Washington— Call it a case of policy envy.
For decades, the Baby Bells have been required to offer nondiscriminatory access to Internet-service providers, a Federal Communications Commission policy critical to the success of America Online Inc. in the narrowband dial-up world.
Today, BellSouth Corp. is calling for repeal of the open-access policy for broadband on the basis that market conditions do not justify it — especially because cable operators, not phone companies, serve more high-speed access customers than anyone else.
Two weeks ago, BellSouth formally asked the FCC for the policy change.
COSTLY AND UNFAIR
The agency proposed doing just that a few years ago, but the effort stalled when the FCC’s plan to keep cable’s data pipeline closed was shot down in court.
BellSouth, the Southeast’s dominant Baby Bell, said that compliance with the open-access rule was not only costly, but also unfair, because market-leading cable companies can discriminate against competing ISPs.
Most cable companies do not have agreements with several third-party ISPs. Time Warner Cable is an exception. It has to comply with open-access requirements mandated by the Federal Trade Commission to gain approval for the Time Warner Inc.-America Online Inc. merger in 2000, but that order expires in 13 months.
BellSouth’s request came in an Oct. 27 filing with the FCC that no other Bell company joined.
“If consumers do not need the majority providers to open their lines to independent ISPs in order to ensure just, reasonable and nondiscriminatory rates and practices, it cannot possibly be the case that it is necessary that the minority providers open their lines to ensure the same thing,” BellSouth said.
As of June 2004, cable had 16.9 million high-speed data customers while phone companies had 11.3 million, according to FCC data cited in BellSouth’s filing.
With regard to financial burdens, BellSouth said complying with FCC rules costs $3.50 per month, per customer.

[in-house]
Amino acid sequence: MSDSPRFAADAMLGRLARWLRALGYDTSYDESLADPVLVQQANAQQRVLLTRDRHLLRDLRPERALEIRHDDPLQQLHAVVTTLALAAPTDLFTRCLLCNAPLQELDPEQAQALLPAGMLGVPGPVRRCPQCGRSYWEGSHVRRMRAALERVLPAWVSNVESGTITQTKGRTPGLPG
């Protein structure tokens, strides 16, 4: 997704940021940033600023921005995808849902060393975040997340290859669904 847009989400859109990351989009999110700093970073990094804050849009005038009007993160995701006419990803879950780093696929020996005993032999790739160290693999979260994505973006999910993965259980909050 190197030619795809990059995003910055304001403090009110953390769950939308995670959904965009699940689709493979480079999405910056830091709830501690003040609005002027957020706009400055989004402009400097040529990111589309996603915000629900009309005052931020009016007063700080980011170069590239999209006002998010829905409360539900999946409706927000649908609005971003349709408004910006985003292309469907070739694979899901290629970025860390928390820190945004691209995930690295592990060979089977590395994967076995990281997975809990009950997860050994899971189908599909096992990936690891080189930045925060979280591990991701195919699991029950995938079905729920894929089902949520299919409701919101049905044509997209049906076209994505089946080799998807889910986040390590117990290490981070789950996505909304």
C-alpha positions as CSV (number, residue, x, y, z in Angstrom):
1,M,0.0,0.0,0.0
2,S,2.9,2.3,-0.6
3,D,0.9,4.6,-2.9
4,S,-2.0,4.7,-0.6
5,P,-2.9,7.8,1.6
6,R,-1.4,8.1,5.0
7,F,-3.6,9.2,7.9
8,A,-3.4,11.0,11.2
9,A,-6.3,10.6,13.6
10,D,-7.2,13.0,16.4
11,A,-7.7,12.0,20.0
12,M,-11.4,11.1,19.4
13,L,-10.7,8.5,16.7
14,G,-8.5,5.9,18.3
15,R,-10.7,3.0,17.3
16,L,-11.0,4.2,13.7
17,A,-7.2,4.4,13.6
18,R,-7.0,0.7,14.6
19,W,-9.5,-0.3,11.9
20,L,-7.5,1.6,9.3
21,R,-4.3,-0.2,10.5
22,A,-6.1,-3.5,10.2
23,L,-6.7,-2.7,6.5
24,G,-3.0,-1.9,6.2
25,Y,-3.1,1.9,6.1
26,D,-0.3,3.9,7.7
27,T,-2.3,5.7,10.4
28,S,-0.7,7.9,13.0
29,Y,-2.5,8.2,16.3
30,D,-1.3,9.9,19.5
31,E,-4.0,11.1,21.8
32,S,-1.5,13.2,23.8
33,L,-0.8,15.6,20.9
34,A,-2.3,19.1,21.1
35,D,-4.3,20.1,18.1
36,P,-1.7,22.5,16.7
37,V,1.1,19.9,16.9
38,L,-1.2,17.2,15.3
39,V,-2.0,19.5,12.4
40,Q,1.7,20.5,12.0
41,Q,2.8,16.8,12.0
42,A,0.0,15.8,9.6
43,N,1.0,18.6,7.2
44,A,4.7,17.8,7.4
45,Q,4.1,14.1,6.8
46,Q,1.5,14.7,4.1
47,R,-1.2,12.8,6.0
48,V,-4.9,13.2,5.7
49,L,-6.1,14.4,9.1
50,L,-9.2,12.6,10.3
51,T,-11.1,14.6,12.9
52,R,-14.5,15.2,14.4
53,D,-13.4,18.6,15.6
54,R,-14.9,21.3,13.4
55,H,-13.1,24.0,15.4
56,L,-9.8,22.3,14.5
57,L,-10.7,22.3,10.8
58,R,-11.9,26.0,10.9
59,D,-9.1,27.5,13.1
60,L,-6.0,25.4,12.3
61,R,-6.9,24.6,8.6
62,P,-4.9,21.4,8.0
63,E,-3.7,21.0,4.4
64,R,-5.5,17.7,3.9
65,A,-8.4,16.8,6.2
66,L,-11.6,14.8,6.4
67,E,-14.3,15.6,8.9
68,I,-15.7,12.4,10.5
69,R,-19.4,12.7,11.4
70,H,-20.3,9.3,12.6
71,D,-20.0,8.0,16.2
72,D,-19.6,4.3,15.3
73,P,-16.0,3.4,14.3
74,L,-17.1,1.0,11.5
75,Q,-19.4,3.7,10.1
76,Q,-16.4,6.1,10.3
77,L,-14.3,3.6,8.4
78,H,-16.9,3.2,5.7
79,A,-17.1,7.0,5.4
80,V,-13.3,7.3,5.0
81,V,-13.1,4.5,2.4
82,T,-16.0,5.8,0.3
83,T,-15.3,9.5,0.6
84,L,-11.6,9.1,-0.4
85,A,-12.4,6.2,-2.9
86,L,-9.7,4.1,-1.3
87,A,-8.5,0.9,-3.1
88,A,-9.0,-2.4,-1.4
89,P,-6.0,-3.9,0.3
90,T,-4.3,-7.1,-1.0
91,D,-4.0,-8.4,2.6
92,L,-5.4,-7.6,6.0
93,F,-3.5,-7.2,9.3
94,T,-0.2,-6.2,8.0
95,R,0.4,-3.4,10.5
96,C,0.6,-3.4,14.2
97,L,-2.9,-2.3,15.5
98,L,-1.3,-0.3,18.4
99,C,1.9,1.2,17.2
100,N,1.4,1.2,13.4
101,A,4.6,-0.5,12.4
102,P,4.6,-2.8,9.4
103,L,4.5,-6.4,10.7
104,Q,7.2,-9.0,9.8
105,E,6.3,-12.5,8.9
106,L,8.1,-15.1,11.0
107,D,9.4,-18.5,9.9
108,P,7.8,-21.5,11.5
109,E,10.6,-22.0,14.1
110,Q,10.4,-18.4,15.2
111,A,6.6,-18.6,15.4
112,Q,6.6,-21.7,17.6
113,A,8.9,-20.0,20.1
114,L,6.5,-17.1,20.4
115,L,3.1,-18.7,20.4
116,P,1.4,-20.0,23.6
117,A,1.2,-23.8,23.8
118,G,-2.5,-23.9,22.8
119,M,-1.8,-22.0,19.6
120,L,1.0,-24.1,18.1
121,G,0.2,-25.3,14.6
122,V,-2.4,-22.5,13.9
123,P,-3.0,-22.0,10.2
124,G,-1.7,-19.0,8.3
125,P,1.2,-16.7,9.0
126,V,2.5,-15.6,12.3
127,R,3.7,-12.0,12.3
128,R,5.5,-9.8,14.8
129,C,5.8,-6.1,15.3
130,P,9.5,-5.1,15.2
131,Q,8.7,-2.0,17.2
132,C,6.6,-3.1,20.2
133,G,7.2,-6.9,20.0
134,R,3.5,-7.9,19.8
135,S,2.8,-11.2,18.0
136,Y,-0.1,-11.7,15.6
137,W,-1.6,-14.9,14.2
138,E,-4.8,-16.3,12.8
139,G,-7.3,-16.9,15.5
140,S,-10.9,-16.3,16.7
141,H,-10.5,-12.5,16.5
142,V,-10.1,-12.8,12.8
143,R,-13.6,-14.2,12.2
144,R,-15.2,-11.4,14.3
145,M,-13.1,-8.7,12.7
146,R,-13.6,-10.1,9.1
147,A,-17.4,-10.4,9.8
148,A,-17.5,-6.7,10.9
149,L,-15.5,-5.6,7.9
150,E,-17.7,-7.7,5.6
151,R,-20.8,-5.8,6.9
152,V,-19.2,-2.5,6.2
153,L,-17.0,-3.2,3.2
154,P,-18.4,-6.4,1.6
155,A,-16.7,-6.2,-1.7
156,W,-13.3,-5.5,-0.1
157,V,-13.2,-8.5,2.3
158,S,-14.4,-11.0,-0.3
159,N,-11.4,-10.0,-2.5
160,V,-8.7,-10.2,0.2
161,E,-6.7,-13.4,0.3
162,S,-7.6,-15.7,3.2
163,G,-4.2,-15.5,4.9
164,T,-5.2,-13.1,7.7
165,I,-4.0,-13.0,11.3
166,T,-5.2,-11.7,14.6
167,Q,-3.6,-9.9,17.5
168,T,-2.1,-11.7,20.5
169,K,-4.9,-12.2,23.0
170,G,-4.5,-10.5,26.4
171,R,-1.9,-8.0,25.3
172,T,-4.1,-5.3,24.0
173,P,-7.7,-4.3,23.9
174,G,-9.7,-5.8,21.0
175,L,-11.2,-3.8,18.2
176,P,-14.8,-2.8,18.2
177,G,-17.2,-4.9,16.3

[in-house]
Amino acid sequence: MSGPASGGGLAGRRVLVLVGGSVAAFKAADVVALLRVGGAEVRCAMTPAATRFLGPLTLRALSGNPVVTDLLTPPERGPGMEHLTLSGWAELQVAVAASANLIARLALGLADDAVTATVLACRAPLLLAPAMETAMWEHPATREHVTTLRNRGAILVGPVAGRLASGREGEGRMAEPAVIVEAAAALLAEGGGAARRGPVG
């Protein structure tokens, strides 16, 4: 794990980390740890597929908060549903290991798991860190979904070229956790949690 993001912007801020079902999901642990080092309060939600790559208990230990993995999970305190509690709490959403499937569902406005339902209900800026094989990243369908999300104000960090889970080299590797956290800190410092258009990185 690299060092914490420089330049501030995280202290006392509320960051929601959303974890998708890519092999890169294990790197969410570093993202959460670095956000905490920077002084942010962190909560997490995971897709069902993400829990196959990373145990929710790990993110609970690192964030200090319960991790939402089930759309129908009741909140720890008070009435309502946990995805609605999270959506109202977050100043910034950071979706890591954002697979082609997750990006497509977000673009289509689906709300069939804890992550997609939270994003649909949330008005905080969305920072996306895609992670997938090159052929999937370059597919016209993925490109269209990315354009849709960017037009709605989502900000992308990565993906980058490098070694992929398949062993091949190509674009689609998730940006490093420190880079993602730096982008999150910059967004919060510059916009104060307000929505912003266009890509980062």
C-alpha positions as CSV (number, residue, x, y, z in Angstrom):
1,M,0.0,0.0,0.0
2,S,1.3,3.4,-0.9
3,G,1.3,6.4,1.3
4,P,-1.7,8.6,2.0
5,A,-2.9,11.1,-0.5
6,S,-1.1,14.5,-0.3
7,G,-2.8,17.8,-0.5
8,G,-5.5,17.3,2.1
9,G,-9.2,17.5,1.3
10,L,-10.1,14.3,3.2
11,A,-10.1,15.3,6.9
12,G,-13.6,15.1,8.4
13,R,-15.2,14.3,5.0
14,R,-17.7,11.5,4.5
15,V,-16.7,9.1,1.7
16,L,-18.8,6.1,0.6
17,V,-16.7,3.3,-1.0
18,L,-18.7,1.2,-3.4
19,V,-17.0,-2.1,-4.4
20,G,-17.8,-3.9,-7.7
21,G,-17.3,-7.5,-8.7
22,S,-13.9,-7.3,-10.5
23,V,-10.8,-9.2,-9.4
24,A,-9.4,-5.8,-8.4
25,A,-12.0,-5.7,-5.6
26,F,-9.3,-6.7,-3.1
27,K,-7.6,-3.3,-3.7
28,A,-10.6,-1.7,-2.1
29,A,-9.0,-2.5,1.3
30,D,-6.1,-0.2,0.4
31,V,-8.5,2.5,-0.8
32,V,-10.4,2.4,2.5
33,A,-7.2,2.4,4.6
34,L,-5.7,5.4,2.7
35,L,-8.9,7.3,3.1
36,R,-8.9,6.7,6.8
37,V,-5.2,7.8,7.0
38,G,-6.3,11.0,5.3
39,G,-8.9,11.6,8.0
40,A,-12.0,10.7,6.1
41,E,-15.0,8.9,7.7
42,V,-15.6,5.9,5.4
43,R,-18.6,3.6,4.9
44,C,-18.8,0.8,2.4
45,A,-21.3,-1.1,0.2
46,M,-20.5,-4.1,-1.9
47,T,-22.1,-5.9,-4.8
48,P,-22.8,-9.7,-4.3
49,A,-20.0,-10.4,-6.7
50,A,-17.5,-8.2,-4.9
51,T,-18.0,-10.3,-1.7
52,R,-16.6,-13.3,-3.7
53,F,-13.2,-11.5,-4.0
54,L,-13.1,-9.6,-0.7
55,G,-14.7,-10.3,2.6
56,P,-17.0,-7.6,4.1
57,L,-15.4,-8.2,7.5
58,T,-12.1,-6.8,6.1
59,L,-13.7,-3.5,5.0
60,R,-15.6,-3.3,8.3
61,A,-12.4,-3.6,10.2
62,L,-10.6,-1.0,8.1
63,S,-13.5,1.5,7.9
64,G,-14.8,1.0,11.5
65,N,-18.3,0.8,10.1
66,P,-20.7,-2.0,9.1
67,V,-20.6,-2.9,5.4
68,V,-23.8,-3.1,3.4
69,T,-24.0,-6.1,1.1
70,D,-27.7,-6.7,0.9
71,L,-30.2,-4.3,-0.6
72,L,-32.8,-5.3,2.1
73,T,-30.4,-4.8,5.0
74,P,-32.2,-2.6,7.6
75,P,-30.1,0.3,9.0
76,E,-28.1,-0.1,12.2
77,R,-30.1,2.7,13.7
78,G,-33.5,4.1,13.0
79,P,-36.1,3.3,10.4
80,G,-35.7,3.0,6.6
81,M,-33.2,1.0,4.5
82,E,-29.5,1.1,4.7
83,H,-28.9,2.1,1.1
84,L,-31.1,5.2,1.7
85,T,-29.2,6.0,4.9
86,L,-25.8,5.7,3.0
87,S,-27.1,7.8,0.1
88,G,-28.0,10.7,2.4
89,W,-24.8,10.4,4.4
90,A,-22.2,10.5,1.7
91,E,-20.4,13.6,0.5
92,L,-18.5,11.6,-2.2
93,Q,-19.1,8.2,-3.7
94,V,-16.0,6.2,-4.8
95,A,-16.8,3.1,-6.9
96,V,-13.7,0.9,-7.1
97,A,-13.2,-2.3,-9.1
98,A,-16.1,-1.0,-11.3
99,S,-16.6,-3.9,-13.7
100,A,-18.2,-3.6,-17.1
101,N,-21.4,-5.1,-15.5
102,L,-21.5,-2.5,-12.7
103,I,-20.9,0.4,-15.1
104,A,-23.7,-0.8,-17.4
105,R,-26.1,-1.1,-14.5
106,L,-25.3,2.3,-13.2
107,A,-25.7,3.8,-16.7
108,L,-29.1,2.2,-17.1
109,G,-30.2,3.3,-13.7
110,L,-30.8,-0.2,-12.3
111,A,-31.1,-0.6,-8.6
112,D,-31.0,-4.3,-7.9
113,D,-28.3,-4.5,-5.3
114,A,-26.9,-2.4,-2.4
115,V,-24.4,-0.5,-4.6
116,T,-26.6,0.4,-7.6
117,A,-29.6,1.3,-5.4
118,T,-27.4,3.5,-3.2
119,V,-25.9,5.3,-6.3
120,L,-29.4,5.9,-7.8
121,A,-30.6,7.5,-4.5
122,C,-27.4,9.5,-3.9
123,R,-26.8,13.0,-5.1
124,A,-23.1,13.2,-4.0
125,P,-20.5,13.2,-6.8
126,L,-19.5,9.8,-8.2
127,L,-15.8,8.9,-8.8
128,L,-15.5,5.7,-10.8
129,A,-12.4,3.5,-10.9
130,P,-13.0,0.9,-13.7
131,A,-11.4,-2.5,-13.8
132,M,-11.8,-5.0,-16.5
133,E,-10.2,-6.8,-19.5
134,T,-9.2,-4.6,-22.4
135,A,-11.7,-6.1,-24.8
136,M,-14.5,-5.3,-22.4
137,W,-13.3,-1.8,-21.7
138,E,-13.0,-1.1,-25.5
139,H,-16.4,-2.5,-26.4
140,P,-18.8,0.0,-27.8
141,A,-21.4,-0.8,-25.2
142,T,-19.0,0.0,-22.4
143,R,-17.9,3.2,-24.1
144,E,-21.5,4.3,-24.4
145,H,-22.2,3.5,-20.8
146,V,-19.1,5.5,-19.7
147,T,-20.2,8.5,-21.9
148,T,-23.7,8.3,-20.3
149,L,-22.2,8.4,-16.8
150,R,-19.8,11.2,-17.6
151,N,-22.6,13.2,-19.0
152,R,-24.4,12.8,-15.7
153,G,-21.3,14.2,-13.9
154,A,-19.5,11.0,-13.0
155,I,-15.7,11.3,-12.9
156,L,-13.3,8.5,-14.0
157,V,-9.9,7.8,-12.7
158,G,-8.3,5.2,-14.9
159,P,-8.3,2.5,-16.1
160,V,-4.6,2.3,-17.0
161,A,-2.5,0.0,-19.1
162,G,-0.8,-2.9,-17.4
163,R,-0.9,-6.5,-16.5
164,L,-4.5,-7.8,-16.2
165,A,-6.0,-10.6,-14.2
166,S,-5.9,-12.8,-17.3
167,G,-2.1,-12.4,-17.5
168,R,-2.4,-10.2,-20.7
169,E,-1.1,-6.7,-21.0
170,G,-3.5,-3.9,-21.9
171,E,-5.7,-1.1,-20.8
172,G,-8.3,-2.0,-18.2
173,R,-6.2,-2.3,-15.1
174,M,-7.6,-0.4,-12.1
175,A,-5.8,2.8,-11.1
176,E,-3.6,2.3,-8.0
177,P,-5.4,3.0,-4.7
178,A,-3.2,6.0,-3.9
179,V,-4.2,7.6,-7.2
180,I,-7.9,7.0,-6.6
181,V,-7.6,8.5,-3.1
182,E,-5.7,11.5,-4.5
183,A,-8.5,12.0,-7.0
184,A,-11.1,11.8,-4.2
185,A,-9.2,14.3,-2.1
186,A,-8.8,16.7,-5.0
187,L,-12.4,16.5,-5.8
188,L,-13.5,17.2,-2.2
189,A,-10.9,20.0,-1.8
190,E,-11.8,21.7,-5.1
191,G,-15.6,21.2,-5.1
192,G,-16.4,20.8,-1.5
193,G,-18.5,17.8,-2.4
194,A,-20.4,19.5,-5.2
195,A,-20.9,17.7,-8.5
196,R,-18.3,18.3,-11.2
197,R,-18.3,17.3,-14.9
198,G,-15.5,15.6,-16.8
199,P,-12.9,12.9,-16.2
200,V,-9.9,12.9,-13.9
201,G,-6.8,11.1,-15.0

“Those expenses translate directly into higher costs for consumers,” BellSouth said.
EarthLink, an Atlanta-based ISP with no facilities leading to homes, has 1.3 million broadband customers who connect to the service over cable and phone high-speed data lines. BellSouth’s request would, if adopted, eliminate EarthLink’s right to purchase wholesale access at the same rates that BellSouth charges itself.
“We think this request is over the top and don’t expect that the FCC would grant this relief,” said David Baker, EarthLink’s vice president of law and public policy.
In its petition, BellSouth said it would not use a favorable decision to discriminate against competing ISPs.
“BellSouth has hundreds of ISP customers and has no desire to lose the revenue created by their use of BellSouth’s broadband transmission,” the telco said.
Consumer Federation of America research director Mark Cooper said his group would oppose BellSouth at the appropriate time. The CFA and other consumer groups have unsuccessfully urged the FCC to apply the same open-access rules to cable.
“BellSouth clearly wants to be done with nondiscrimination entirely,” Cooper said.
The National Cable & Telecommunications Association declined comment. The U.S. Justice Department is asking the U.S. Supreme Court to review a lower court decision that could expose cable to open-access requirements.